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Dan Misener

Thirty-nine dollars for a three-hour meditation session. Sixty-five per cent off a Speed Reading Class. Twenty nine dollars for a 45-minute microdermabrasion facelife. Those are just a few of the daily deals that have flowed into my e-mail inbox this week from the likes of Groupon, TeamBuy, and LivingSocial.

When I first signed up for these services, I loved the novelty of a new, time-limited local deal every day. But over time the novelty wore off, and gave way to daily deal fatigue.

Now, online behemoth Google plans to add to that daily deluge of deals.

Late last week, tech website Mashable got its hands on a confidential document that outlines Google's plans for the new product called Google Offers. I followed up with Google, and it replied with a statement: Yes, it said, they're "communicating with small businesses to enlist their support and participation in a test of a pre-paid offers/vouchers program."

This isn't Google's first try at getting a piece of the daily deals pie. Last year, Google tried to buy Groupon, and the New York Times reported  that the acquisition could have cost as much as $6 billion. But the deal fell through.

How could Google's service differ from the existing social shopping services?

In a nutshell, through integration with existing Google services.

Advertising is at the core of Google's business, and it is really good at selling highly targeted ads based on the things you search for, what's in your e-mail inbox, and where you are in the real world. In my case, Google already has access to my e-mail, contacts, search history, and GPS coordinates. Groupon doesn't.

When you look at Google's existing product lineup, it seems primed for an email-based local advertising system. The company already runs Gmail, the Google Checkout payment system, and a slew of location-based services like Maps, Places, and Latitude. A highly-targeted daily deal service fits in quite nicely.

Well, when I first read about Google Offers, I called my friend Thomas Moran. Thomas runs a canvas printing business with his father, and over the past year they've worked with with Groupon, TeamBuy, LivingSocial, WagJag ... the list goes on.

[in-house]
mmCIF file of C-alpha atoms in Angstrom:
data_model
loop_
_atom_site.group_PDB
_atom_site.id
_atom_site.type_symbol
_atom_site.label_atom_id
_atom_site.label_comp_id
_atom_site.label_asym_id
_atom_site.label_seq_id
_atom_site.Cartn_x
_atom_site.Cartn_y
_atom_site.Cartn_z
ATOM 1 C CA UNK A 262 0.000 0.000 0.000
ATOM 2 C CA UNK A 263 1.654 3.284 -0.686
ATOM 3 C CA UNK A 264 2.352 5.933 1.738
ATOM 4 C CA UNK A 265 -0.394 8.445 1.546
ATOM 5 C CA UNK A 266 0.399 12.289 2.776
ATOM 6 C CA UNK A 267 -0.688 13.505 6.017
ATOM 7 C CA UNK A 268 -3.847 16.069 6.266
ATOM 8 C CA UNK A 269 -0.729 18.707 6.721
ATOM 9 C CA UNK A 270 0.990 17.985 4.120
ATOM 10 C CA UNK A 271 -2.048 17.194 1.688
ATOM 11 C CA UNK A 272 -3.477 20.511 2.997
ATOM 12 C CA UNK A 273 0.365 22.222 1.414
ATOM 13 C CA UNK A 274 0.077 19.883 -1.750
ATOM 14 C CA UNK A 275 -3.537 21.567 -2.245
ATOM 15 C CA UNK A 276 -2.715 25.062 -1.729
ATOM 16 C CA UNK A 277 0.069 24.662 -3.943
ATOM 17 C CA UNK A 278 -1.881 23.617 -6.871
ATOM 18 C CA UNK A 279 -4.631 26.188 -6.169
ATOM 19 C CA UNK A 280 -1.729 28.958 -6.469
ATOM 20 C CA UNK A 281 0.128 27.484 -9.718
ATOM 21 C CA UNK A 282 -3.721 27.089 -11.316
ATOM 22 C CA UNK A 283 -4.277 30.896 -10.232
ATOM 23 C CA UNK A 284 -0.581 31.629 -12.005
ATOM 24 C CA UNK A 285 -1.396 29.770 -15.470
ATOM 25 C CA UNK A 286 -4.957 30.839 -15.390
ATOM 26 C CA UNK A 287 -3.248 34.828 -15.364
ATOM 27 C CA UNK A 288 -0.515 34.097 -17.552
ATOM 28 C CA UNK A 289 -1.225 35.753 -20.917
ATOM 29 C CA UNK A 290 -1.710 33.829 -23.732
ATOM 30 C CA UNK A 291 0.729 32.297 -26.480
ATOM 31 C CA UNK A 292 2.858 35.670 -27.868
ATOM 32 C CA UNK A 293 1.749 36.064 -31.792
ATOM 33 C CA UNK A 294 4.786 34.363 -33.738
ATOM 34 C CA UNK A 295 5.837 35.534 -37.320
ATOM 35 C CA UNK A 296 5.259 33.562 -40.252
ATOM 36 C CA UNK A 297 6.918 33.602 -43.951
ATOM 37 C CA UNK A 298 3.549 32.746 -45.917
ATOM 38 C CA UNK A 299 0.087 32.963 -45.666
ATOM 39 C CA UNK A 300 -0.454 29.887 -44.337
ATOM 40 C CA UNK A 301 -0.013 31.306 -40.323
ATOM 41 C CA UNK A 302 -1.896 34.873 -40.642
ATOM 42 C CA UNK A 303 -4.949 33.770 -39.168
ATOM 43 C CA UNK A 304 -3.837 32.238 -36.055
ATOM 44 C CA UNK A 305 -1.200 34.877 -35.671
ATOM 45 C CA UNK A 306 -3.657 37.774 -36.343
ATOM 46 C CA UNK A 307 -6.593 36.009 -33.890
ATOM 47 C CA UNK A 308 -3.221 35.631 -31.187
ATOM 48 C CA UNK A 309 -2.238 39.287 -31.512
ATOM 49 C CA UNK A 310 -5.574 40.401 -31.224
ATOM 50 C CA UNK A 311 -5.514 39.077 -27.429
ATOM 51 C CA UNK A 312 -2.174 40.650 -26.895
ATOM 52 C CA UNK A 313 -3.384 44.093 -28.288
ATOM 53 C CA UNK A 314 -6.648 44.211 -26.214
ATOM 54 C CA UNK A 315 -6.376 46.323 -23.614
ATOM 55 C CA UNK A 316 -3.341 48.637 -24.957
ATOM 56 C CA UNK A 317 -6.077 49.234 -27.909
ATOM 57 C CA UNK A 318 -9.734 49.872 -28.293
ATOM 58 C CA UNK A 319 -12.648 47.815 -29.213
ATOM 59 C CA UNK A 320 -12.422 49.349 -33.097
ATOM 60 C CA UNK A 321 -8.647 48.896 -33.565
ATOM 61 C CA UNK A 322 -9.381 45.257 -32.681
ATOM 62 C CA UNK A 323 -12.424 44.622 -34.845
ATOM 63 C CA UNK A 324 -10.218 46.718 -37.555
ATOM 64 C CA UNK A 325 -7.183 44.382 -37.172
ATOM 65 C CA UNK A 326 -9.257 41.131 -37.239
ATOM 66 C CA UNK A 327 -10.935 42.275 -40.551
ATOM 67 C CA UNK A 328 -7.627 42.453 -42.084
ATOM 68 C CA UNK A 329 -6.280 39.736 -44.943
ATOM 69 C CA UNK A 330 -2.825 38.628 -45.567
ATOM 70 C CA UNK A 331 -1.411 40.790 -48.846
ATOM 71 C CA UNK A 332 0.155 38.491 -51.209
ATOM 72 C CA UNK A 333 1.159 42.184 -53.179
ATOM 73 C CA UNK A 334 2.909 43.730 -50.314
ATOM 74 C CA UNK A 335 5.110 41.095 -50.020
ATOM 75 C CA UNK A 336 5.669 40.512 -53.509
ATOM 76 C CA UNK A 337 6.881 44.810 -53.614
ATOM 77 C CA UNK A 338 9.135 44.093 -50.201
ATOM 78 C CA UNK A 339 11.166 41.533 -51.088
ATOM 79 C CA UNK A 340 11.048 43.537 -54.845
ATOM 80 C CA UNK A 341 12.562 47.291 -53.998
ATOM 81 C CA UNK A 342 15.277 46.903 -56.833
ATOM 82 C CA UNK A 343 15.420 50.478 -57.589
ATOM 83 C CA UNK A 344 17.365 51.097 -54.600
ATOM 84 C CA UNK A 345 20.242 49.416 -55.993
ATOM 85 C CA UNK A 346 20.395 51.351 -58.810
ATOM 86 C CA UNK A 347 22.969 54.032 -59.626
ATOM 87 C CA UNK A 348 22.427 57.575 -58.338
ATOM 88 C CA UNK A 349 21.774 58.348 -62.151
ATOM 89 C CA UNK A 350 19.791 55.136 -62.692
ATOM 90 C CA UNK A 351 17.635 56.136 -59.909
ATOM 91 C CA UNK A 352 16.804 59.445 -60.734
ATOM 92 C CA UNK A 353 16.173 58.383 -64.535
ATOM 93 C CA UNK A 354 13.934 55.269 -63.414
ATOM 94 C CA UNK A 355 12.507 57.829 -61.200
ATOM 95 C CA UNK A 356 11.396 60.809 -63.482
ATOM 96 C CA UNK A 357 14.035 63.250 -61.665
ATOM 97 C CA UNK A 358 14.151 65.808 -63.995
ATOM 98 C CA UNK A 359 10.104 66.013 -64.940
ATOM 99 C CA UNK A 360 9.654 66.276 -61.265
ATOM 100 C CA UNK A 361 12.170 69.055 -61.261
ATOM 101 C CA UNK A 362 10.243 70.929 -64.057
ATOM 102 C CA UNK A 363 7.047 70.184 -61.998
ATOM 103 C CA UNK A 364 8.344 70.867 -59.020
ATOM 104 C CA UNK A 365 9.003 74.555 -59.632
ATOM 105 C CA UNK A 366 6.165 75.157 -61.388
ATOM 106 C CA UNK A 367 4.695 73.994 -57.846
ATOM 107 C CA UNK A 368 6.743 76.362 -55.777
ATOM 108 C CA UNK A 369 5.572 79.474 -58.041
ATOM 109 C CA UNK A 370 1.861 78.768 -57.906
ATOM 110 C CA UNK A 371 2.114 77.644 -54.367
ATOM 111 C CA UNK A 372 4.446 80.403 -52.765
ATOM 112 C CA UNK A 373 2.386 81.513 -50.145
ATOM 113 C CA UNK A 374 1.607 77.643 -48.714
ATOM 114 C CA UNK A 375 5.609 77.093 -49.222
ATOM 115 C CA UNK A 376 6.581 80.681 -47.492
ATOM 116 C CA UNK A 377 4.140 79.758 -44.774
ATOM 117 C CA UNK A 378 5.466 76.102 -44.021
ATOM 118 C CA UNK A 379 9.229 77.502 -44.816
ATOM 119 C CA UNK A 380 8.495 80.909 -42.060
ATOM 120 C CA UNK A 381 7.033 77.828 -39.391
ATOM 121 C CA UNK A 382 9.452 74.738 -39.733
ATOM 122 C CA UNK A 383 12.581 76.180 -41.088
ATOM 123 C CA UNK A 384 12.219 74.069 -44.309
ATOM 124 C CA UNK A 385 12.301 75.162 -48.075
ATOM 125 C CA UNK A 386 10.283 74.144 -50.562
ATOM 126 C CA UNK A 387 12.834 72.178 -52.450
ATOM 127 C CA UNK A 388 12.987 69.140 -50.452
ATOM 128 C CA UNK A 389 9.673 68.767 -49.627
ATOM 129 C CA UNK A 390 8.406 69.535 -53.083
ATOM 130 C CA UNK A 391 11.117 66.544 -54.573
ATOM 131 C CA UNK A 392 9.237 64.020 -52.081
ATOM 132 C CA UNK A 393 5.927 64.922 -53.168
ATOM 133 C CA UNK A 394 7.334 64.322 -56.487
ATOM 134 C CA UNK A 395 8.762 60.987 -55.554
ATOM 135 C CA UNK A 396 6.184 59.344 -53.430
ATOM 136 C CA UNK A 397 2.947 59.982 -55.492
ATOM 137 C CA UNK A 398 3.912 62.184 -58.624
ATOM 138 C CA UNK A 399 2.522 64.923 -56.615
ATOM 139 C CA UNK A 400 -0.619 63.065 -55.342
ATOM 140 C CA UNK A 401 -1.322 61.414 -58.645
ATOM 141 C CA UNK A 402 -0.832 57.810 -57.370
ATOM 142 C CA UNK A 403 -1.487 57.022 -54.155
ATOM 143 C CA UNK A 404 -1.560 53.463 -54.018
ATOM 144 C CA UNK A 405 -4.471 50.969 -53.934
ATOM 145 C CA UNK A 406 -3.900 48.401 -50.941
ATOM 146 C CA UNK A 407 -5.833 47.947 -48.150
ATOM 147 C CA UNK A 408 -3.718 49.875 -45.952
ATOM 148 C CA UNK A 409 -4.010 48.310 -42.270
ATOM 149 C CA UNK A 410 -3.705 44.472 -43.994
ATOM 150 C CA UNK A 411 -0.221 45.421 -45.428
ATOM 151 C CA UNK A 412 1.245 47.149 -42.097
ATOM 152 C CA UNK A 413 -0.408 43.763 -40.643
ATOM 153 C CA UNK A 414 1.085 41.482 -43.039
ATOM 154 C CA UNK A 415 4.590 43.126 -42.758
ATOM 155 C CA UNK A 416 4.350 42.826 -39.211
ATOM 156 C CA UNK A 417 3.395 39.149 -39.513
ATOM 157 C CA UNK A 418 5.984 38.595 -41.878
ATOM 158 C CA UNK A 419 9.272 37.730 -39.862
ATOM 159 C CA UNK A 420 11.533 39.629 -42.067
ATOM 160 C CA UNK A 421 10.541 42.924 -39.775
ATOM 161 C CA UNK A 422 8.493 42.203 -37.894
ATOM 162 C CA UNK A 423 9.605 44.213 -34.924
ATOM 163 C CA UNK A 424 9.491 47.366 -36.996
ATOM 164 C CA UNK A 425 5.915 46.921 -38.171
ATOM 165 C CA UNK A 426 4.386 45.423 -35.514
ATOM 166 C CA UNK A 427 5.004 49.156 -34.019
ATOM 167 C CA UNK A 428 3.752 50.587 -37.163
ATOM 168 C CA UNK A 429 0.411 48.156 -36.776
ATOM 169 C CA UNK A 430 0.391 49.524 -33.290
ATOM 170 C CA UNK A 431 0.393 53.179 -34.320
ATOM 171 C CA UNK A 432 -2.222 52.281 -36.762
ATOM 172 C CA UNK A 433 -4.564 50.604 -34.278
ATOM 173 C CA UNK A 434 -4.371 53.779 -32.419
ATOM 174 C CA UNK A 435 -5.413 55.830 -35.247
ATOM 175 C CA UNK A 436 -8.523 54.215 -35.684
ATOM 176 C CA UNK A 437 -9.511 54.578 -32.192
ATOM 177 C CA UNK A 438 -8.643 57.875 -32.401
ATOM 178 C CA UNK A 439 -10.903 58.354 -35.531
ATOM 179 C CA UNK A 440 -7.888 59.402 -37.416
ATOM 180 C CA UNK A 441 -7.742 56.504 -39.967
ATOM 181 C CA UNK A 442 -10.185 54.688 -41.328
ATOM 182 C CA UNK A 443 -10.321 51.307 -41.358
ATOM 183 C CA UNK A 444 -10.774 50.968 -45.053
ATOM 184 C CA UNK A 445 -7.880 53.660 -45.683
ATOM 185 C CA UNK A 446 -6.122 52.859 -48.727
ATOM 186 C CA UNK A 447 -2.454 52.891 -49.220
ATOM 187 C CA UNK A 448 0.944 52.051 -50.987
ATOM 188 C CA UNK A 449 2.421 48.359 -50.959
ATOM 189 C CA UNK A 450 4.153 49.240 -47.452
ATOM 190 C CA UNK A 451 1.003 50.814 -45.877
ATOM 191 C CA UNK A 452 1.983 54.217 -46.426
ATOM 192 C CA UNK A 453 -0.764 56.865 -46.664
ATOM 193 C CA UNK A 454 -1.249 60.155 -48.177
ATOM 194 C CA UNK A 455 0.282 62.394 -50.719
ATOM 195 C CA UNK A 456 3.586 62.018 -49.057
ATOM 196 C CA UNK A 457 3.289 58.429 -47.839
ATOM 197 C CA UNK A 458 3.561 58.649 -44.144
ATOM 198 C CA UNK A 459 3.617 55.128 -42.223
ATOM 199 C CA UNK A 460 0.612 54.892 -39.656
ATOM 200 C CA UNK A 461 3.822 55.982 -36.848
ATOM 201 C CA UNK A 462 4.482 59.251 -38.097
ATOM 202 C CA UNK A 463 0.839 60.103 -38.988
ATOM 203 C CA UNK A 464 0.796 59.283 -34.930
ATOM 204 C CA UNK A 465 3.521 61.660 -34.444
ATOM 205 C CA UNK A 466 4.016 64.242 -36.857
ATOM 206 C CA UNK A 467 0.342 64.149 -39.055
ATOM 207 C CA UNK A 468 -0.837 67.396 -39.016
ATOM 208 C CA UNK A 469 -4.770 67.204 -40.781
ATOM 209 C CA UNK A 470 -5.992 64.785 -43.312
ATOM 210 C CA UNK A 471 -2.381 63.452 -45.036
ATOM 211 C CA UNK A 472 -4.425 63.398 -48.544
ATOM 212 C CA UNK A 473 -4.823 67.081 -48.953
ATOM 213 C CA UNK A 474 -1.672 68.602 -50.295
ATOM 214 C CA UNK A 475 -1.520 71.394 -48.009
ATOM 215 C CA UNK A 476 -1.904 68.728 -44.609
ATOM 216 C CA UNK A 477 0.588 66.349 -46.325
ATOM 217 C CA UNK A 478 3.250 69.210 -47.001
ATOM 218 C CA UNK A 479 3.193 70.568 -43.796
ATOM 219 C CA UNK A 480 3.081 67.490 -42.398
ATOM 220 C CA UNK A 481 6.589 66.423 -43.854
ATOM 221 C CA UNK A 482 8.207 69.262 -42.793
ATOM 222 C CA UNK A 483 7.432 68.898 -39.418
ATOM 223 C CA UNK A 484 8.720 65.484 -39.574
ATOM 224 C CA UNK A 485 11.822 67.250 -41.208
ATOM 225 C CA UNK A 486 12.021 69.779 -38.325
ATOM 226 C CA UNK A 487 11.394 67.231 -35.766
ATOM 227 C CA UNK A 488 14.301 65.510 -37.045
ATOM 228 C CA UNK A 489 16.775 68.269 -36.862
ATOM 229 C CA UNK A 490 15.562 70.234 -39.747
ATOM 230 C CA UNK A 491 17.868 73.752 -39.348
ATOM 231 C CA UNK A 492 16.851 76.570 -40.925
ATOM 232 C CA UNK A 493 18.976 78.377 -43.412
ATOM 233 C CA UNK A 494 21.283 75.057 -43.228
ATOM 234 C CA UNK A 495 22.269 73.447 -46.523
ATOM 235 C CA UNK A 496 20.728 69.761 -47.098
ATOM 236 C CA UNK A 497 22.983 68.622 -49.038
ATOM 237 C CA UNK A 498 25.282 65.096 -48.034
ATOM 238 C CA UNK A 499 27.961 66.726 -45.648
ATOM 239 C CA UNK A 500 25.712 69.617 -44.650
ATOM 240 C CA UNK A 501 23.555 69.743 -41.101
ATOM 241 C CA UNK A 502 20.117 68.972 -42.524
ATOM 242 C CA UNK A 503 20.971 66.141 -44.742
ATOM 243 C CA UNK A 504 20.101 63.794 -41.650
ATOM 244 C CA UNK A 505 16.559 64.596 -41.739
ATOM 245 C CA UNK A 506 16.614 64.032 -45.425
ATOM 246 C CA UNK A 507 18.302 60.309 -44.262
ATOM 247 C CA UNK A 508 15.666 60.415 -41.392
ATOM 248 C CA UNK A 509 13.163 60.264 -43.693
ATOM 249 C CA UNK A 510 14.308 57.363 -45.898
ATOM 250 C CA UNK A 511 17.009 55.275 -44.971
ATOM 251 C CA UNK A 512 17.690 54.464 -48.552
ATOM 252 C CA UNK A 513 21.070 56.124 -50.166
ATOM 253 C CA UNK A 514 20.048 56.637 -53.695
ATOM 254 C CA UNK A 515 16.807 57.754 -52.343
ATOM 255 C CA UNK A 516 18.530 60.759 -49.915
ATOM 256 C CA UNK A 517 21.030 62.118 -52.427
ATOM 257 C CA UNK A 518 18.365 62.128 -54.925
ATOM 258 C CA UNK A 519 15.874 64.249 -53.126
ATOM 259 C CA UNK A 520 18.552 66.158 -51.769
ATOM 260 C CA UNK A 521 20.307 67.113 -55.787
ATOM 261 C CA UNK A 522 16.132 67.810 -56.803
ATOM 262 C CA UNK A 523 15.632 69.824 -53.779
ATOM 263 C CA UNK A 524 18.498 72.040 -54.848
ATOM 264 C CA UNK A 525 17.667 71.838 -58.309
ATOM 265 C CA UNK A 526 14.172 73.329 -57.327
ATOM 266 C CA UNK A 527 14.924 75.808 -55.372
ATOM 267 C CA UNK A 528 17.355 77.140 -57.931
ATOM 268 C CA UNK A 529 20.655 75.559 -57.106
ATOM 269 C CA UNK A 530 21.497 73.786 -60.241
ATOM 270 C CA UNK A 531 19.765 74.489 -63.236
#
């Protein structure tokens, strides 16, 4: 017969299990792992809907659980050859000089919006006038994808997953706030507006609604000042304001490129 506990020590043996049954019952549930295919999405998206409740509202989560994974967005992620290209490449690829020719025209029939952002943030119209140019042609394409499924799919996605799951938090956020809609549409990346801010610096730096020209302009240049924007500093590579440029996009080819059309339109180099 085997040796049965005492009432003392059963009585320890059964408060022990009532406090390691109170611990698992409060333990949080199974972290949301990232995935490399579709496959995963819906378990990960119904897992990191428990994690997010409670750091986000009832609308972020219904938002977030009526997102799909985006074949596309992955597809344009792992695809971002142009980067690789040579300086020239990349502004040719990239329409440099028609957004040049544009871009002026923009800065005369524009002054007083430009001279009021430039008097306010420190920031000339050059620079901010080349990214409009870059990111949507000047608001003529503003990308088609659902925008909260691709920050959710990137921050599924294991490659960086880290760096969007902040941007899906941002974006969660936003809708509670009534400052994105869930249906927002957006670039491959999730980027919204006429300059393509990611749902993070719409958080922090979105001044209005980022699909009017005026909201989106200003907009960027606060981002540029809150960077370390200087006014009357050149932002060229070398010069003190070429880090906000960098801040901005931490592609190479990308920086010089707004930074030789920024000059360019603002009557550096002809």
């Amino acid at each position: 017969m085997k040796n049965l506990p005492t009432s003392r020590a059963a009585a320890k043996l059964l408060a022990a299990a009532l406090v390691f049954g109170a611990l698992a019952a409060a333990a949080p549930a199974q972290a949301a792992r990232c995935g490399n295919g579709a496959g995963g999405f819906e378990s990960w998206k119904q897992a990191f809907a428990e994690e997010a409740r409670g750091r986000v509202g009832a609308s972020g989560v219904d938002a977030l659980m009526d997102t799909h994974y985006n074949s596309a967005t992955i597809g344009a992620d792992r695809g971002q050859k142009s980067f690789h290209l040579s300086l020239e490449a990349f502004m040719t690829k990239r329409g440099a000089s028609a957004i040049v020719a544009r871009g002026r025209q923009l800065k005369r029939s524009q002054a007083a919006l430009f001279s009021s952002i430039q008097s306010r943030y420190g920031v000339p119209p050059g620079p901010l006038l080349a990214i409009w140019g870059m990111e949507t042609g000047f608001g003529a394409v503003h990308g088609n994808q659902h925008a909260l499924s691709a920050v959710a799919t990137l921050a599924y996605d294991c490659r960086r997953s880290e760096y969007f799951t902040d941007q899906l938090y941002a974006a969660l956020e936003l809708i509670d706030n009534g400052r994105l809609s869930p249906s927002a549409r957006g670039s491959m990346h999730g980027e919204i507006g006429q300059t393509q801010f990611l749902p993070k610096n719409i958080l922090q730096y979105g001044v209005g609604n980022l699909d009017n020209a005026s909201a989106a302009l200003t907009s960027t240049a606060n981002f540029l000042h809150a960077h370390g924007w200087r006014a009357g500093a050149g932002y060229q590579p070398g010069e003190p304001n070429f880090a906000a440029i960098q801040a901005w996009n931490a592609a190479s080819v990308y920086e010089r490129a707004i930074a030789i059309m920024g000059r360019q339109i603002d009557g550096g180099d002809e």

Thomas told me that Groupon is the 800-pound gorilla of these services, and that from his perspective, it has two things going for it. First, its reach. Groupon has huge numbers of subscribers on their city-based mailing lists. Second, its sales team. Groupon has a very large staff of salespeople who spend most of their days reaching out to local businesses.

I think it's important to remember that for all its wild successes, Google also has a history of trying to break into existing markets, and failing.

As a Groupon competitor, Google definitely has reach. But it's not clear how it plans to reach out to small businesses. Google's existing AdWord system is very self-serve, which may not appeal to small business owners who expect some hand-holding.

Targeted advertising, which is Google's speciality, doesn't come without privacy concerns. Am I worried that Google uses my web search history and e-mail conversations to deliver ads? Yes, of course. Am I worried that a huge part of my time online is mediated by a single company? Yes. But am I willing to set aside some of those concerns so I can get 50 per cent off a pair of pants? I'm a little ashamed to admit it, but yes.

So that's the trade-off. Better targeted deals in exchange for a kind of technological surveillance.

Of course, it's not hard to imagine a world where I use my Google Android phone to look something up on Google Maps, and I'm presented with a Google Offer. So I sign in with my Gmail account, and pay through Google Checkout. And I completely understand why some people would be concerned about that kind of online concentration.

At this point, it's hard to say how Google Offers will be received. After all, it hasn't been officially announced yet. But I think it's important to remember that for all its wild successes, Google also has a history of trying to break into existing markets, and failing.

Last year, Google tried to take on Twitter with Google Buzz. That product was met with much criticism. In 2003, Google went up against Friendster, one of the original social networking sites, with a product called Orkut. Orkut is still around, but outside of Brazil and India, it doesn't have much market share compared to sites like Facebook.

Right now, we have the 800-pound gorilla of search and online advertising, Google, squaring off against the 800-pound gorilla of email-based social shopping, Groupon. It's going to be very, very interesting to see if there's room for both of them.

I'll be watching, credit card in hand.